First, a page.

Tag Archives: Marc Blucas

Knight and Day (2010, James Mangold), the extended cut

Cameron Diaz only gets to be unbearably obnoxious–her usual persona–when Tom Cruise is off screen during Knight and Day, which, luckily, isn’t often. Amusingly, Cruise’s absence coincides with supporting cast member Maggie Grace’s principal scene and seeing her and Diaz together is chilling… Attack of the content-less blondes.

Luckily, Cruise is around for most of the film and he makes it a breezy, amusing experience. There are a few concepts at play–it’s a James Bond movie told from the perspective of the good Bond girl, it’s Cruise slightly aping the Mission: Impossible franchise, but mostly it’s just seeing what a movie star can do. I find most of Cruise’s work post-Risky Business and pre-Magnolia to be unbearable (the male Cameron Diaz?), but Knight shows, whatever the hiccups, he’s a movie star and, thankfully, still able to turn in a good performance.

It’s unfortunate it’s not in a better script with a better director (Mangold’s reliance on awful-looking CG composites for action scenes is inexplicable), but couch-jumping has its costs.

Besides Paul Dano, who’s great in a small but essential role, the supporting cast is surprisingly weak. Peter Sarsgaard has a lousy accent, Viola Davis can’t figure out how to play a terribly written role… Marc Blucas is barely in the film, but he gives one of the better performances.

A lot of Knight and Day plays like Romancing the Stone, only less charming (Diaz is most appealing when playing drunk).

It’s up to Cruise to carry it and he does.

1.5/4★½

CREDITS

Directed by James Mangold; written by Patrick O’Neill; director of photography, Phedon Papamichael; edited by Quincy Z. Gunderson and Michael McCusker; music by John Powell; production designer, Andrew Menzies; produced by Cathy Konrad, Todd Garner and Steve Pink; released by 20th Century Fox.

Starring Tom Cruise (Roy Miller), Cameron Diaz (June Havens), Peter Sarsgaard (Fitzgerald), Jordi Mollà (Antonio), Viola Davis (Director George), Paul Dano (Simon Feck), Falk Hentschel (Bernhard), Marc Blucas (Rodney), Lennie Loftin (Braces) and Maggie Grace (April Havens).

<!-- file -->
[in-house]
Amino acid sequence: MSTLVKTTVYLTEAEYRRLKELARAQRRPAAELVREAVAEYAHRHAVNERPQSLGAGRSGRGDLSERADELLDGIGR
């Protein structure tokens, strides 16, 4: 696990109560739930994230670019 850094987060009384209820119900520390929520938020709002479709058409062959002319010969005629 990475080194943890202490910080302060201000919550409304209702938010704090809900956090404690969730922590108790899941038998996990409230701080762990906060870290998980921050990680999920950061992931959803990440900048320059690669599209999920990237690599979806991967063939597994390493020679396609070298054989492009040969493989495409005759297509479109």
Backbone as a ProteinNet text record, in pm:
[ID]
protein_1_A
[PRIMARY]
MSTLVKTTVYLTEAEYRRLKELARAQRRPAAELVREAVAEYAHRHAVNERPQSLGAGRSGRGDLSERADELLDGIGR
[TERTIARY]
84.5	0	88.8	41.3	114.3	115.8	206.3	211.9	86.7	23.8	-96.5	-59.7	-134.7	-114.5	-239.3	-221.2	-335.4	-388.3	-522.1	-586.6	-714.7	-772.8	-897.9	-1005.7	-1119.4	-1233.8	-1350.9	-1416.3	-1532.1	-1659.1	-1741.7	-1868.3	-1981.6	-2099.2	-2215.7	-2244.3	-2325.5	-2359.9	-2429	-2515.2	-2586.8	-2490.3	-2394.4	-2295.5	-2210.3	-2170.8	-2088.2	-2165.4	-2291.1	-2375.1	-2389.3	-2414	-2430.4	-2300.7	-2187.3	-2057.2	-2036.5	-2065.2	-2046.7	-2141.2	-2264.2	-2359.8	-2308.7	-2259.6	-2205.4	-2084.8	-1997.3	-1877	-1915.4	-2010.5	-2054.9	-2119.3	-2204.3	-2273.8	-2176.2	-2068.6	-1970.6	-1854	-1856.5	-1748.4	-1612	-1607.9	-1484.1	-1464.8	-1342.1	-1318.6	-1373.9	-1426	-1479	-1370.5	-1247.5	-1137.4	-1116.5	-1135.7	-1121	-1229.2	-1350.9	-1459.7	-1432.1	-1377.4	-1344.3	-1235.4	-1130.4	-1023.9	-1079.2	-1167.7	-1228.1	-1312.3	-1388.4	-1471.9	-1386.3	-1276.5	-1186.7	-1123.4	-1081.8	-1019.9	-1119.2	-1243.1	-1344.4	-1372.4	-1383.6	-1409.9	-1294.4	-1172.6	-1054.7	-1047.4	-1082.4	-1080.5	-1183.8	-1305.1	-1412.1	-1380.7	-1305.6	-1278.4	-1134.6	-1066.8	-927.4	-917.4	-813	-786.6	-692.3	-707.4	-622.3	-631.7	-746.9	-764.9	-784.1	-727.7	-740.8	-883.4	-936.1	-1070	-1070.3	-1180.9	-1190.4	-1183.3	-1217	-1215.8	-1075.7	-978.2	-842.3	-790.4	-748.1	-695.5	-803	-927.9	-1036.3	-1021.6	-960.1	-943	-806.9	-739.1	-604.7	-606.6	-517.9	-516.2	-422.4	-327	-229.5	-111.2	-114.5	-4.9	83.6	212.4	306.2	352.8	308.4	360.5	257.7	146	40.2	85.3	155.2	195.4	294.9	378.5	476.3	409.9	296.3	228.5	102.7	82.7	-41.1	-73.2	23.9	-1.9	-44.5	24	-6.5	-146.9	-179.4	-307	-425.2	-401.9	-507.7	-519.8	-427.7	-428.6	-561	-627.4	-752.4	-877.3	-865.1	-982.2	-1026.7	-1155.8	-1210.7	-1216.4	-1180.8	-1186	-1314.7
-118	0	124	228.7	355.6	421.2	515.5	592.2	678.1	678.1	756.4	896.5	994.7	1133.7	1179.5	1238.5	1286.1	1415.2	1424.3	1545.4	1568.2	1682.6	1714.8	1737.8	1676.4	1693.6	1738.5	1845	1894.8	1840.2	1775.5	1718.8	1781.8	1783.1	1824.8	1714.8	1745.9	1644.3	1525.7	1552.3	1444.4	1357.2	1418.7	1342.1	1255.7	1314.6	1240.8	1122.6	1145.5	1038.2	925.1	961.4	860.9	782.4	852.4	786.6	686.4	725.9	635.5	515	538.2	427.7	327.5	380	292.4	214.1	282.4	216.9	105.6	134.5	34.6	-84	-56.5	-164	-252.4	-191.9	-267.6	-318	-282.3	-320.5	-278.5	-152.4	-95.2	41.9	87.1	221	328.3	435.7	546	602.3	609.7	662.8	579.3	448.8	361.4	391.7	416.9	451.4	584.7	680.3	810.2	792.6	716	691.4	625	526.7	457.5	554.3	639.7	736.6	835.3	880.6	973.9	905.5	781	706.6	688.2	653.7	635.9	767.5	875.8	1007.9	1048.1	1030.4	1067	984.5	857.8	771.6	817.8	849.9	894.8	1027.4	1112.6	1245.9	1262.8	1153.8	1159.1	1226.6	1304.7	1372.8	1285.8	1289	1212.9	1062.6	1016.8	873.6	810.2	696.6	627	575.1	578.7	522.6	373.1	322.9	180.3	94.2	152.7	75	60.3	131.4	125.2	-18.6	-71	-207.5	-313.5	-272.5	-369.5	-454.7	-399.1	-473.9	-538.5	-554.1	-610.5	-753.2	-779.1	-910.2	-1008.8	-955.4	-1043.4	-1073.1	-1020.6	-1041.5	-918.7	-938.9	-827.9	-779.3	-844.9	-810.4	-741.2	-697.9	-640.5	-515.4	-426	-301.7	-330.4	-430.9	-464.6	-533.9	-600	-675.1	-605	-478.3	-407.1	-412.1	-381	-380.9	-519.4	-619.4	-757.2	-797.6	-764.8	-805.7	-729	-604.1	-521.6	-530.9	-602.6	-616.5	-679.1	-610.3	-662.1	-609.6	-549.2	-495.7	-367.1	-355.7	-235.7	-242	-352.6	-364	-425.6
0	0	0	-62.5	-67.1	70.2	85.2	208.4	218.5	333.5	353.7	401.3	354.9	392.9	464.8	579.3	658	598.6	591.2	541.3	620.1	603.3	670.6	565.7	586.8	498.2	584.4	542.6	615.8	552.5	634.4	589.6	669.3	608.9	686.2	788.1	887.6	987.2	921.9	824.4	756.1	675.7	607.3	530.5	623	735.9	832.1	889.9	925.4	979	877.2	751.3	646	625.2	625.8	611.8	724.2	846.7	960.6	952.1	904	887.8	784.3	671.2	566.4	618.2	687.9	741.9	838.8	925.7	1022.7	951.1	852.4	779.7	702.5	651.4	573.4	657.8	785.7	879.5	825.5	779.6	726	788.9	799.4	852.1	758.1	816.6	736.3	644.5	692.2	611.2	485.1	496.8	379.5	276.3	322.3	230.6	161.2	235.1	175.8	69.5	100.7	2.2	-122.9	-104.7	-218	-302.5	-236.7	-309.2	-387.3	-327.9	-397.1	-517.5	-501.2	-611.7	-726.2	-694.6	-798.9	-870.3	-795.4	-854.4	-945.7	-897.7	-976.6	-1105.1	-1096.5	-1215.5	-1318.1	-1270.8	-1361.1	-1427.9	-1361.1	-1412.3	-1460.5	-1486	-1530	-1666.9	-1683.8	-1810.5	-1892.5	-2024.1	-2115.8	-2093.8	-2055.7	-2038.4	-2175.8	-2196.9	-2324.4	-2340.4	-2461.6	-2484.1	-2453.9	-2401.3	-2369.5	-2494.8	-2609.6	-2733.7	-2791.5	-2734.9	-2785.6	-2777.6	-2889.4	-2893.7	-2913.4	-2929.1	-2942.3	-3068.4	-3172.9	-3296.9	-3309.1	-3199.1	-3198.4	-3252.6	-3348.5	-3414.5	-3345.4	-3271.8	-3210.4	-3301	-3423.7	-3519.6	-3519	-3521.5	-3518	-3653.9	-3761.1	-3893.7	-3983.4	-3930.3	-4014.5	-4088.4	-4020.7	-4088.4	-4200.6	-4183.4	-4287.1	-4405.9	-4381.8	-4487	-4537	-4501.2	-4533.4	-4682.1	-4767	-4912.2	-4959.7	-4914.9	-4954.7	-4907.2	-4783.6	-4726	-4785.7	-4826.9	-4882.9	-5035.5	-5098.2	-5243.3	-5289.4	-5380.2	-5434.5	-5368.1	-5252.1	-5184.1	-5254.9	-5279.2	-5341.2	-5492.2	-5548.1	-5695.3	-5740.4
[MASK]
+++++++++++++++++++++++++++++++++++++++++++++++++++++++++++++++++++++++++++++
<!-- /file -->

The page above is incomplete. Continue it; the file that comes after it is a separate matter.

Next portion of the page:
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I Capture the Castle (2003, Tim Fywell)

Do the British have an unending supply of novels about wise-beyond-their-years young women (unjustly poor or ordinary, of course) who have slightly dim older sisters who can’t see love in front of their eyes while all the time these younger women suffer for their sisters’ happiness? It certainly seems so.

I Capture the Castle, the film, plays like a combination of Cold Comfort Farm and Pride & Prejudice. It’s an incredibly long film, filled with two and three minute scenes set days or weeks apart, and chock-full of bad performances. The lead, Romola Garai, is excellent–though her performance isn’t enough to recommend the film, as it’s saddled with terrible diary-writing narration (filling the diary seems to be the present action of the film, but it’s decided on later and the film never takes advantage of that reasonable structure). Bill Nighy, as Garai’s father, a troubled novelist, is great. Nighy’s often great in outlandish roles, but Castle is the best work from him I’ve seen, he’s fantastic. Also good–surprisingly, as I haven’t seen him in anything for ten years–is Henry Thomas. Well, I suppose I saw him more recently in some of Cloak & Dagger, before I turned it off.

The rest of the cast is not good. Oh, except the precocious little brother. I queued the film for Rose Byrne, who plays the dull older sister. Given the rest of the cast, she’s not so bad, but she’s not any good in Castle. Tara Fitzgerald is bad. Sinéad Cusack is bad. Marc Blucas–as Thomas’ brother–is so bad he’s laughable. Even if these actors–Byrne aside–weren’t so bad, Castle probably wouldn’t be any better. It’s so shallowly written. Ah, forgot another one–almost Superman Henry Cavill is bad too. Anyway, the writing (I assume from the source novel) gives the characters no depth and gives the audience little to identify with except the occasional humor and the dreadfulness of being a wise-beyond-her-years English young woman who’s sacrificing her happiness for her older sister’s. Her dim older sister’s.

The director lensed the film in 2.35:1, which tends to require a lot of talent when the subject matter is people. He hasn’t got the talent (from his filmography, it looks like he’s done mostly TV movies and Castle was his only chance for glorious Panavision), but the English country-side scenery is pretty. At best, Castle (along with Dirty Dancing 2) will be an odd citation in Garai’s someday excellent filmography. At worst, it’ll be Bill Nighy’s best performance.

1.5/4★½

CREDITS

Directed by Tim Fywell; written by Heidi Thomas, based on the novel by Dodie Smith; director of photography, Richard Greatrex; edited by Roy Sharman; music by Dario Marianelli; production designer, John-Paul Kelly; produced by David Parfitt; released by Samuel Goldwyn Films.

Starring Henry Thomas (Simon), Marc Blucas (Neil), Rose Byrne (Rose), Romola Garai (Cassandra), Bill Nighy (Mortmain), Tara Fitzgerald (Topaz), Henry Cavill (Stephen), Sinéad Cusack (Mrs. Cotton) and Joe Sowerbutts (Thomas).


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